[freedomtowernight_edited.jpg] 26th Parallel: Miami Nice (A Continuing Series)

Sunday, July 30, 2006

Miami Nice (A Continuing Series)

This letter to the editor is what happens when someone lets go of their perceptions of what a place should be, and accepts a place for what it is - good and bad, along with the personal responsibility for making things better.

Required reading, especially for those who can't seem to find anything good about Miami.

I finally ''got'' Miami.

It wasn't my idea to come here. A year ago, my wife was offered a job that meant moving to Miami. Before relocating, I read one of many books by Miami historian Arva Moore Parks to get a sense of the place.

Discovering, among other things, that Miami means ''sweet water'' in Seminole did little to prepare me for what we found: drivers who took my turn signal as a sign for them to speed up and block the lane I wanted to move into; the builder who didn't care that our house wasn't finished and cared even less about the impact on our lives; the on-duty firefighter who used a hook-and-ladder truck to get take-out from the Mexican place one evening; the police officers who would rather sit in their cars and watch a traffic jam than get out and do something about it; and the dry cleaner who thinks that understanding English and returning all of my shirts are optional parts of our relationship.

I was developing a full-blown antipathy for Miami. It all seemed to come to a head recently when we came home to discover a car parked on our newly sodded front lawn. It had rained all day, and the car left deep ruts in our lawn. Down the block, there was a party in progress. I went to the house and rang the doorbell, thinking: "These people have never so much as introduced themselves to us.''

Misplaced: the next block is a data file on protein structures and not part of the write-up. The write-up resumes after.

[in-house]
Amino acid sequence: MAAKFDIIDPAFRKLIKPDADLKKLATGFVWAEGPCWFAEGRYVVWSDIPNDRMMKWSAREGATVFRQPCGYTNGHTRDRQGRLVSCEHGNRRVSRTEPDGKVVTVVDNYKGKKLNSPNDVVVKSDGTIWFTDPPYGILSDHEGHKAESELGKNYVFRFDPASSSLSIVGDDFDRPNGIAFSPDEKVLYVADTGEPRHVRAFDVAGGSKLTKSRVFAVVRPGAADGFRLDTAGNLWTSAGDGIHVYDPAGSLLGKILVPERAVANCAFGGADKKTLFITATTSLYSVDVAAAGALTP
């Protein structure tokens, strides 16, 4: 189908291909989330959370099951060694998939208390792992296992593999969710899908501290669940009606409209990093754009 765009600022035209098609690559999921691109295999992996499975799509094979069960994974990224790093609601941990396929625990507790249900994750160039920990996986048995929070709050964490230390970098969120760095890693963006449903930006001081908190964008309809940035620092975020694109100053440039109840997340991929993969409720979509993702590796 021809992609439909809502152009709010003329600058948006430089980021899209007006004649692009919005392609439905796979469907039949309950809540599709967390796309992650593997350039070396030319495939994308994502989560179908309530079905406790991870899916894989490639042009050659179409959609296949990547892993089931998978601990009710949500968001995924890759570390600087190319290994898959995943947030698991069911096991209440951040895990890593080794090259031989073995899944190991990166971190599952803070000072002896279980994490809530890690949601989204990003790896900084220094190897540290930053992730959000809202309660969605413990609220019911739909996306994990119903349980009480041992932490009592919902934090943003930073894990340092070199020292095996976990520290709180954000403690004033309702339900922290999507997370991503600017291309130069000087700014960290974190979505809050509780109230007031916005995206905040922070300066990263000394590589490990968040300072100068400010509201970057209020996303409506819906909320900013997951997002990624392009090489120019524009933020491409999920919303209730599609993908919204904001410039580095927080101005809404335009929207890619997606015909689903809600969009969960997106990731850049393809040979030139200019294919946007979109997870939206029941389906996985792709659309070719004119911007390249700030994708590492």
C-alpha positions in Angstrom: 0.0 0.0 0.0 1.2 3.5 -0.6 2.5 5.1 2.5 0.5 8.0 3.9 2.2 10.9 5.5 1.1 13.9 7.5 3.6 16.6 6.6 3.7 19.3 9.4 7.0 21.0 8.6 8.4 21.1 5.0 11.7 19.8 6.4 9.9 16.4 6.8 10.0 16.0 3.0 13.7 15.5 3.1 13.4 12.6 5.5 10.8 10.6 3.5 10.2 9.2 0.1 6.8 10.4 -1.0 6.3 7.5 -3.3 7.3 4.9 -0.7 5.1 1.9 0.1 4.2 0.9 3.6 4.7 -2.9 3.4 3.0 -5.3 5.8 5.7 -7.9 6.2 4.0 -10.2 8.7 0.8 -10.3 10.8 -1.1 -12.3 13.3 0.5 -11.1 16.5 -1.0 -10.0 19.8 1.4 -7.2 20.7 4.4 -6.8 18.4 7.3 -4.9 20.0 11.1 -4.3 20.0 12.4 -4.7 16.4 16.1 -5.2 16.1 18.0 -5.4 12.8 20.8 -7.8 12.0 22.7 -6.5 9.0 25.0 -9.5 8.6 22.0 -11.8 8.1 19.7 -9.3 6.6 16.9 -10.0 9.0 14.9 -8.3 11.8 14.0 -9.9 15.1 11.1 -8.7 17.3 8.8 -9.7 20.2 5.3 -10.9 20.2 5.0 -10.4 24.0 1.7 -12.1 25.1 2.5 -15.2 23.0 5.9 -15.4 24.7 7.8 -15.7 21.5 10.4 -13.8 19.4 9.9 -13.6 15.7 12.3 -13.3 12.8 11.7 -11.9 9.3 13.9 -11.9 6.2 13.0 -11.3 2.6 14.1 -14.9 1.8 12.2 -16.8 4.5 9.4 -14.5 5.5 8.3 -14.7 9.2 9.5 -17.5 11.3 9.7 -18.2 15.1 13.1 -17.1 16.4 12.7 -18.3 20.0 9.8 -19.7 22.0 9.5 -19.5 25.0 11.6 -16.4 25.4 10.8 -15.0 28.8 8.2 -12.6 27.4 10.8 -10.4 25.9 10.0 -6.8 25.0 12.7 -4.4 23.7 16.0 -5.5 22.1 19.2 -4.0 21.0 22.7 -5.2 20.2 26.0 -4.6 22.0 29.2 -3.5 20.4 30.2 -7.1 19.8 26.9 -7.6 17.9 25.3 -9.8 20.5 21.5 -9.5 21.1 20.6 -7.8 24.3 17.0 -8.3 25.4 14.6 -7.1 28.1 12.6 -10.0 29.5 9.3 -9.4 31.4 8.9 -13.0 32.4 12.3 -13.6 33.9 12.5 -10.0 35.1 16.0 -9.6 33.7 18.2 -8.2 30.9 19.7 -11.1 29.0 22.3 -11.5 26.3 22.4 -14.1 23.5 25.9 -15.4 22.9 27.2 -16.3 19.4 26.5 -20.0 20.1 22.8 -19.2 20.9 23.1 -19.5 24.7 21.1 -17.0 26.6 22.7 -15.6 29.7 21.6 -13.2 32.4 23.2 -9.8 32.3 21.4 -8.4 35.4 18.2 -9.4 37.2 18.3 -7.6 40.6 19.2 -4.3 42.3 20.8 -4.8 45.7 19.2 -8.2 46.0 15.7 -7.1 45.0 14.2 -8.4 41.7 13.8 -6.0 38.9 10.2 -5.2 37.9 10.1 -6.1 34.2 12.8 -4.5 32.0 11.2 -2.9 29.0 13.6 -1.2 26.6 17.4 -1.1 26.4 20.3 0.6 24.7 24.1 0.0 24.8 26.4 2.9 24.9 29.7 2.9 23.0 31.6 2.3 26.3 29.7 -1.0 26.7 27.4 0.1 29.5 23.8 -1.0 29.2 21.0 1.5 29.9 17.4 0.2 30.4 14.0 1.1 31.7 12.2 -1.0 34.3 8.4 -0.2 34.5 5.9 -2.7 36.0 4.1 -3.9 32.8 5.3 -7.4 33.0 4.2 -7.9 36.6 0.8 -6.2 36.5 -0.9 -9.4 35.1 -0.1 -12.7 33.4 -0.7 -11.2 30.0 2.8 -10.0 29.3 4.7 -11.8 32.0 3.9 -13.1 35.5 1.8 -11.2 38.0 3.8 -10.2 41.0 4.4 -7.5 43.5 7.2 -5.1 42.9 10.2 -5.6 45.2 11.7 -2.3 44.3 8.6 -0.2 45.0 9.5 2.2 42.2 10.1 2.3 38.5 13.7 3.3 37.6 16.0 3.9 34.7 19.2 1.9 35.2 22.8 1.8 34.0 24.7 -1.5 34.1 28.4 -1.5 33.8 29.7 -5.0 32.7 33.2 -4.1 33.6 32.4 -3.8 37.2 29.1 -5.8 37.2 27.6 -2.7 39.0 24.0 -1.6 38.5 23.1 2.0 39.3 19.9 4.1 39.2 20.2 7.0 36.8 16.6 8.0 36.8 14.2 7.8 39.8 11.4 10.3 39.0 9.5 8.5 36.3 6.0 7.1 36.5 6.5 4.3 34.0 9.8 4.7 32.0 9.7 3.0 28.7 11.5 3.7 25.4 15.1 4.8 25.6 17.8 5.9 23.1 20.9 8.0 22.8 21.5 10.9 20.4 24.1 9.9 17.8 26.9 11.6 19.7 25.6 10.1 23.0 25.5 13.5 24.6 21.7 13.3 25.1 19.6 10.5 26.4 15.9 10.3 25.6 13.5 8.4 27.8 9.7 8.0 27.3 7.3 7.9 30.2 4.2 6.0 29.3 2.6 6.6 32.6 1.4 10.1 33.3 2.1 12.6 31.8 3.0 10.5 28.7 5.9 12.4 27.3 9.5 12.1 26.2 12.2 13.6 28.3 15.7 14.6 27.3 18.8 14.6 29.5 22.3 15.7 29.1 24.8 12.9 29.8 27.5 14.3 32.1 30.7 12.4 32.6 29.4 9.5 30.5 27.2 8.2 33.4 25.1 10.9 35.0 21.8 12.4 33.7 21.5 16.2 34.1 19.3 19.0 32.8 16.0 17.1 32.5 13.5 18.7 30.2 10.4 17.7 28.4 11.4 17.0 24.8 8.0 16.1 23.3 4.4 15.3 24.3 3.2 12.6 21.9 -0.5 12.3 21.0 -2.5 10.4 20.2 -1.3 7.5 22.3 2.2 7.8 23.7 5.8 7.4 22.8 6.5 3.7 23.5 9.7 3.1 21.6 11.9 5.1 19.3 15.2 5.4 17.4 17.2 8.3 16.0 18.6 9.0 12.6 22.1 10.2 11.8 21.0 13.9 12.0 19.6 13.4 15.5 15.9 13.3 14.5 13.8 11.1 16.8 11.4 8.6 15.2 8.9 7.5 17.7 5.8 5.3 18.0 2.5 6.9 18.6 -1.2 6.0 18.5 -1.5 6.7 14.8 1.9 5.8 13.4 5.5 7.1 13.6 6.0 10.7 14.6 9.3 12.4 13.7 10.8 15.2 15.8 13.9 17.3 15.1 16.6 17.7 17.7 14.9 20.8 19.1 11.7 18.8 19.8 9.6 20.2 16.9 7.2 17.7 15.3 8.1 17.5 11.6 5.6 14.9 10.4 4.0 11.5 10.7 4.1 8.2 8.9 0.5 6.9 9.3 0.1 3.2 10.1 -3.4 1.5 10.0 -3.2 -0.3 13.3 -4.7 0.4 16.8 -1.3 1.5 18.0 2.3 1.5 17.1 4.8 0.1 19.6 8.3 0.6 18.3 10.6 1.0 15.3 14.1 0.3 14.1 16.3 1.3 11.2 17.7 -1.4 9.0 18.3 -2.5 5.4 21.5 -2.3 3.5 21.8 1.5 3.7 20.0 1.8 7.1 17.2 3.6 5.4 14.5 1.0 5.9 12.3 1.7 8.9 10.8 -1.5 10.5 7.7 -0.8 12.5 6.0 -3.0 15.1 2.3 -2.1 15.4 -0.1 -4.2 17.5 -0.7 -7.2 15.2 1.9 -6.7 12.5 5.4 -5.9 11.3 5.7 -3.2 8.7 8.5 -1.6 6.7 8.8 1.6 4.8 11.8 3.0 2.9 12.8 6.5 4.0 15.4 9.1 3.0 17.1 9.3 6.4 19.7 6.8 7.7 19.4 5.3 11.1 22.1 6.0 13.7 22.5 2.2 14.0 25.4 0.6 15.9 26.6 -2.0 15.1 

My new neighbor walked with me to look at the lawn damage. He was apologetic. ''This is not the way I wanted to meet you. I really am a great neighbor. I'll take care of it.'' I assumed that meant he would get his gardener on it. He's a lawyer and a partner at a big firm. I thought darkly, that only means they get their hands dirty in court.

Not so. One morning, my wife walked into the house and said, ''Our new neighbors, Ed and Sandy, are out in front laying sod on our lawn.'' Indeed, there were Ed and Sandy, knee-deep in our front lawn, sweating in the morning sun, repairing my view of Miami. I was -- and still am -- humbled. My neighbors gave of themselves to make certain we knew that we were welcome in their neighborhood. If I never have another thought, let it be the image of Ed's muddy hand gripping mine in welcome.

I watched last fall during my first weeks in Miami as neighbors helped one another in the wake of Katrina and Wilma. I'm ashamed to say that I missed the real Miami. All I saw was the damage that had to be cleared.

As Parks points out, South Florida was the last part of the Continental United States to be settled. Miami is just more than 100 years old and, dare I say it, ''we'' are still struggling to get it right.

The truest measure, though, of who we are as city residents is what we do about our problems. As a new Miamian, that also means me. I can carp about what's wrong or follow the lead of my new neighbors and get knee-deep in the life of my new city. Only then will I know how sweet the water really is.



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